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Like many “techies,” I rushed to get my hands on the Apple Watch as soon as it was available. I was excited to try the new technology, wooed by the many benefits I anticipated it would bring to my daily life. But the reality quickly squashed those expectations. Just a few days later, it was clear I couldn’t wear it comfortably for a matter of hours, much less days. That is certainly a problem. As a CTO from a mobile engagement company, I would argue the Watch is not worth the investment – from both a technical and a social standpoint – at least not yet.
Technology – especially wearables – should blend into a person’s everyday life, not cause discomfort or distraction. Here are the four main problems I encountered, along with my thoughts on potential improvements:
For a technical guy, the configuration of Apple’s latest device should be simple and intuitive, right? Not so: The setup and syncing of the Watch involves a configuration of each app, which becomes complicated, especially since the default on the Watch is to sync all compatible apps present on the iPhone.
What would make more sense is to have a list of all apps that are compatible with the Apple Watch, and then give the user the ability to thumb through them (including screenshots and videos) and decide which ones to sync over. In other words, I could have The Weather Channel app on my iPhone, but NOT on my Apple Watch. You can do this today, with the Apple Watch app, but it’s more of an after-the-fact process and not immediately obvious. It’s also presented as a list, not in an App Store format.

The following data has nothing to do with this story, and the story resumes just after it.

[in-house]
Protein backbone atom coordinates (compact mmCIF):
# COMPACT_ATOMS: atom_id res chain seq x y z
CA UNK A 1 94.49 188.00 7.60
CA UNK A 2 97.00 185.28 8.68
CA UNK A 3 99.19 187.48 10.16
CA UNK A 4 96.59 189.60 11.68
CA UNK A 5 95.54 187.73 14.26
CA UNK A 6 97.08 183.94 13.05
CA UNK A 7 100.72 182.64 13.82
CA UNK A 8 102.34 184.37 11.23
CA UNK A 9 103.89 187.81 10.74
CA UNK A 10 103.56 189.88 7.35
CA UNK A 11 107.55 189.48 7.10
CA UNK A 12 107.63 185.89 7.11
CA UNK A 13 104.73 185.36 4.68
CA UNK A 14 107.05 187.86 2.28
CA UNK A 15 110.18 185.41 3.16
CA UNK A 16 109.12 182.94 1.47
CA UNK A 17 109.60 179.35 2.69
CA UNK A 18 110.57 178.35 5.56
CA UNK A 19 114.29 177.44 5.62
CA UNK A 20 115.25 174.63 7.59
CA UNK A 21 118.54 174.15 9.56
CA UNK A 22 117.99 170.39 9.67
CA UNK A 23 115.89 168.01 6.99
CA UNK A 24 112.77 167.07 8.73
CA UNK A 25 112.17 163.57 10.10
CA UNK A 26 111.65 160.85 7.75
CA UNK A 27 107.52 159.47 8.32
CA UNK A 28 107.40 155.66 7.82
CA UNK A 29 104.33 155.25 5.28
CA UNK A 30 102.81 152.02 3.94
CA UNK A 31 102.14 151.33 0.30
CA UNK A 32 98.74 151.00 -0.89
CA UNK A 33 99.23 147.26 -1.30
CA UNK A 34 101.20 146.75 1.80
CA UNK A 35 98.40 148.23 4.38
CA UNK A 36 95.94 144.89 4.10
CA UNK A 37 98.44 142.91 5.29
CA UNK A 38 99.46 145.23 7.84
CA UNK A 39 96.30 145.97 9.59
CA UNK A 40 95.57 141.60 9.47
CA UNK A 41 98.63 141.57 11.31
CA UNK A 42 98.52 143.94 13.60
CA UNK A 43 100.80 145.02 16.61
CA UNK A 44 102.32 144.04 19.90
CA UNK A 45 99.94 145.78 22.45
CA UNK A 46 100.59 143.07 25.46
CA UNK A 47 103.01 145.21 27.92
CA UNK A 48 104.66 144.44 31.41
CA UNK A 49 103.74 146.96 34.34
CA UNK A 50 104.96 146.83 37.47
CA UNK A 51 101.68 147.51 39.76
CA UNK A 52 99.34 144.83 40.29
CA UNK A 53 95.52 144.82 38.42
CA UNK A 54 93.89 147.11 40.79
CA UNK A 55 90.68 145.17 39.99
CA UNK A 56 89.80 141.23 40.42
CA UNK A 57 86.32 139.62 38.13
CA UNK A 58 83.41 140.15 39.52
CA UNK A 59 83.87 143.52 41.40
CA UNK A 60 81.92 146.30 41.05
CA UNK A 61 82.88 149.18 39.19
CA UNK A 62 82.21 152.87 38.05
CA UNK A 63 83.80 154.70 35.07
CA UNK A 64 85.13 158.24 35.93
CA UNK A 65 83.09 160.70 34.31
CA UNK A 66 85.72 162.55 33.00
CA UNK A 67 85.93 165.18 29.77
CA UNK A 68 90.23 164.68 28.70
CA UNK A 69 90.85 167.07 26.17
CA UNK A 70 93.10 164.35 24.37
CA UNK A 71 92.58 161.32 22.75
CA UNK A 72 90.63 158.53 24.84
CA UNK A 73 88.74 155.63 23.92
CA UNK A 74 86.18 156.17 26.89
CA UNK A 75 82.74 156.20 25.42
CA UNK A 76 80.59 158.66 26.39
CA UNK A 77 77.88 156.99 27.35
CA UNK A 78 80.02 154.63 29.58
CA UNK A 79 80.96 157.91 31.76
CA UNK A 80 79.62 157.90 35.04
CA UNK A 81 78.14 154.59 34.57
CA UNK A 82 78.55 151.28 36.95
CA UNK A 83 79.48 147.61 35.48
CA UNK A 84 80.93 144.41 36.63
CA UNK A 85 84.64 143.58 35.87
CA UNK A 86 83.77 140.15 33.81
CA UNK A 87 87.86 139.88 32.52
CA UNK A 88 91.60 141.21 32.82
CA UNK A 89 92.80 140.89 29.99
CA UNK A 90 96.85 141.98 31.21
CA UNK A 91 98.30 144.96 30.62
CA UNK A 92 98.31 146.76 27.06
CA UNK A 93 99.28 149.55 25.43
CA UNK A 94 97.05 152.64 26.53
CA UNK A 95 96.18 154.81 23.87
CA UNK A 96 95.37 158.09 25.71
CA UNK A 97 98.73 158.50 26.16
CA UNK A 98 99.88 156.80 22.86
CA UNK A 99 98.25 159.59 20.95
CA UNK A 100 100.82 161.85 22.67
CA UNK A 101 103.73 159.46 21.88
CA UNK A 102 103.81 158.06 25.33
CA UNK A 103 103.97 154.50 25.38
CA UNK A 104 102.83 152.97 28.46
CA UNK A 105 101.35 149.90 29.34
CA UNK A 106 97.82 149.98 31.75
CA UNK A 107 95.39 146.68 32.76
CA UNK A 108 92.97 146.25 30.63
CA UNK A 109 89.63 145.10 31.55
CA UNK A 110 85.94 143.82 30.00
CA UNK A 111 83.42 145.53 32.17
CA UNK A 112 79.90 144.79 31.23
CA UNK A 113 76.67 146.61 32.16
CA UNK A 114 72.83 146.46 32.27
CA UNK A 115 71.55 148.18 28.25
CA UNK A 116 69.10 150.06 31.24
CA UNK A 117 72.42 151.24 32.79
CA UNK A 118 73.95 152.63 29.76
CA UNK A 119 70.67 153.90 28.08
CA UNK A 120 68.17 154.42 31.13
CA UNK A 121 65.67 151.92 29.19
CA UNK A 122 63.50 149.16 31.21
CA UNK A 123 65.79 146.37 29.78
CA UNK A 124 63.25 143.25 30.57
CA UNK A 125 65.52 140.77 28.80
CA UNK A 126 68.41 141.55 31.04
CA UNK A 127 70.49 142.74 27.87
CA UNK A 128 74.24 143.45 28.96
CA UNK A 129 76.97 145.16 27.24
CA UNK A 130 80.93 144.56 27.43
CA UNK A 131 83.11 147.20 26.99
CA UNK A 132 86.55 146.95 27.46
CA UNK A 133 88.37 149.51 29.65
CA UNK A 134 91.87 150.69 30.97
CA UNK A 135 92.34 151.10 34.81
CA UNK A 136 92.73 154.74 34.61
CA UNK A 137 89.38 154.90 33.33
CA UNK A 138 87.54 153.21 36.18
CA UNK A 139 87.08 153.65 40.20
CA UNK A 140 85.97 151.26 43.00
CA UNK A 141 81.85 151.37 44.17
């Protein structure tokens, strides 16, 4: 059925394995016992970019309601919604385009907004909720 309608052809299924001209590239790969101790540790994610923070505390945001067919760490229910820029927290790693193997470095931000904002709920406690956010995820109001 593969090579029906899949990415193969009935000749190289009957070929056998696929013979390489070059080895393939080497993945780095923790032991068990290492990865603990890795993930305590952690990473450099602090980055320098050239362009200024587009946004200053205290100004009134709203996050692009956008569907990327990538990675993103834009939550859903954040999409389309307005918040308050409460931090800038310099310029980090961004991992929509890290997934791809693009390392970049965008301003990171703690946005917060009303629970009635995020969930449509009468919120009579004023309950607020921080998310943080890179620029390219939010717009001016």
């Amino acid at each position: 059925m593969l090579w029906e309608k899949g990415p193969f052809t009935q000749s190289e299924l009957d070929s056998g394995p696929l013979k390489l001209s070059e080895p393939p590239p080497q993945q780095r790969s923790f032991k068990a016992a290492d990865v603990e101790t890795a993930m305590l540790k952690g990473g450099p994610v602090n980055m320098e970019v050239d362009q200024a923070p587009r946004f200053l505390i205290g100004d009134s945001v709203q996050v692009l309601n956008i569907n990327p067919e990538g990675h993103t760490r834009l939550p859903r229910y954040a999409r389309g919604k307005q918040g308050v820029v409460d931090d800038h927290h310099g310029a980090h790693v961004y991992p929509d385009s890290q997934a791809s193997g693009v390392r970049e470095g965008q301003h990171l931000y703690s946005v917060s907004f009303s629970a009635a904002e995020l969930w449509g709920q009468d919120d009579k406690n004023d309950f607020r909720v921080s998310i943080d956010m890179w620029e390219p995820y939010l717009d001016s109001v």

The Pebble has been doing this since day one (minus the video), and users can selectively decide which apps to load and unload. Since the Apple Watch is basically a slave to the iPhone anyway, putting more power in a main Apple Watch app on the iPhone would be intuitive – I actually expected this to be the way it would work. While this approach could basically be viewed as another App Store, it would make sense to have a dedicated Apple Watch App Store, or at least a dedicated area of the App Store on the iPhone.
Until Apple fixes the problems of configuration, I believe mass market consumers will either abandon their watches or outright return them.
As many experts predicted, the battery drain is terrible – for most, the Watch barely lasts a few hours before dying and sitting uselessly on their arm. Speaking of the arm, the heart rate sensor is uncomfortable – and of course, reports claim the sensor is spotty on tattooed skin. In addition, the UX is tough to navigate on the device and within app.
Of course, this is a first generation Apple Watch, so we can expect that Apple will evaluate what went wrong and make improvements. That said, if you have to offer training sessions and “Try-On” appointments, it’s clear that it’s not nearly as intuitive as it should be. Thankfully, Android Wear, which has been out more than a year, has recently pushed a new, more intuitive interface, so the precedent is already there.